As for Heavy Lift Launch Vehicles: GO FOR IT! Do everything you can. You will be able to read the plaque left by my astrominis when you get to Mars, but you will be able to do something more significant than making footprints.


Last edited by rpspeck on Mon Mar 28, 2005 9:54 pm, edited 1 time in total.



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Post    Posted on: Sat Mar 26, 2005 10:45 am
These people have developed a dehumidifier/water purifier unit that consumes 120W for use in offices perhaps they have smaller models or might be interested in designing something that could be used in space. The 120W model produces about 20L from an environment having 70% humidity.

http://www.treehugger.com/files/2005/03 ... olph_1.php

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Post    Posted on: Sat Mar 26, 2005 2:16 pm
Naturally it would need to be modified to work in 0G. The ground based unit depends on gravity to make condensed water drip down to a collention area.


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Post Water Condensation   Posted on: Sun Mar 27, 2005 1:27 am
I have investigated three “zero G “, condenser techniques. At least two of these will be the subject of near term bench tests, and I will report on them.

The first uses a porous membrane to separate the vapor from the liquid. I expect to use “Gore Tex” as a separator, with water on one side and air + water vapor on the other. If the water is cold enough, I expect vapor to be drawn through the hydrophobic membrane and add to the liquid captive in the membrane bag. If the water is warmer than a cold trap in the vapor side, then water should move in the other direction. Any bubbles within the membrane bag will also be squeezed (or diffuse) through the membrane to yield a bubble free liquid. This is related to “osmosis”, and the intended use of Gore Tex fabrics.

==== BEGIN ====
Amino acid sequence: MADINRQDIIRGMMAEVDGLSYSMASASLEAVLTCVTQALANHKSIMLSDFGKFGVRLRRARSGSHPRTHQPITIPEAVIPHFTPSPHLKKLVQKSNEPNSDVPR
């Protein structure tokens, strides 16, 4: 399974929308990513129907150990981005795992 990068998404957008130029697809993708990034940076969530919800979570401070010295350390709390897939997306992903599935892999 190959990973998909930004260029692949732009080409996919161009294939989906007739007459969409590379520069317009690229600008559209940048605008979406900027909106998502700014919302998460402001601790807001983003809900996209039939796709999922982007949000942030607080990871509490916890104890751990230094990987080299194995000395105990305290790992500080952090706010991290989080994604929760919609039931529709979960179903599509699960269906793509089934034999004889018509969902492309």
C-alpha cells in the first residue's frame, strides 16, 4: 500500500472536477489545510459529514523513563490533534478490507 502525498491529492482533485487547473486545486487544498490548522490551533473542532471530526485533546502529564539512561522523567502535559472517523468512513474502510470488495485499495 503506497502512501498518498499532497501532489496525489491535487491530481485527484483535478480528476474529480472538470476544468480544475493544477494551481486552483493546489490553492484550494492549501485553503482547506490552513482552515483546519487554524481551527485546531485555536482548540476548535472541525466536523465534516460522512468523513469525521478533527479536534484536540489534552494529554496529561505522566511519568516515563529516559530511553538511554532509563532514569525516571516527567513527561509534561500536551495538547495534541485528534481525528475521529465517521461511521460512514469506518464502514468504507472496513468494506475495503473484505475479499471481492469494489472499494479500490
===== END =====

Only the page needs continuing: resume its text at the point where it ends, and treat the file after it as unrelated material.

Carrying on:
The second condenser uses a heat conducting “wick” to transport condensed water to a collection point (including through narrow tube). This is the process used in the “Heat Pipe”. In this device, a liquid boils in the hot end of a long sealed vessel. The vapor moves down the hollow core until it reaches the cold end. There it condenses on and in a stranded metallic (copper, silver) wick which covers part of the walls, and draws the heat of condensation out through those walls to external coolant. The liquid then travels by capillary action back down the outside of the long section (moving in the opposite direction relative to the vapor flow) and supplies the liquid to form more vapor in the hot end. This process uses the heat of evaporation/condensation to efficiently move a lot of heat from one point to another. Small systems of this type (where the capillary action can handle the gravitational lift) are insensitive to position and gravity. This condenser would be only the wick and cold end of this assembly, and will work well in zero g.

The third is the centrifugal condenser. This is the most complex, but also achieves pumping (circulation) of the gas, pumping of the condensate liquid, and possible gas exchange at the liquid – gas interface. I expect to try this system as part of a “carbonate solution” CO2 scrubber. With a refrigerated carbonate solution, the centrifugal bowel would both collect condensed water, and pick up Carbon Dioxide. I will detail more of this system (and its testing) soon.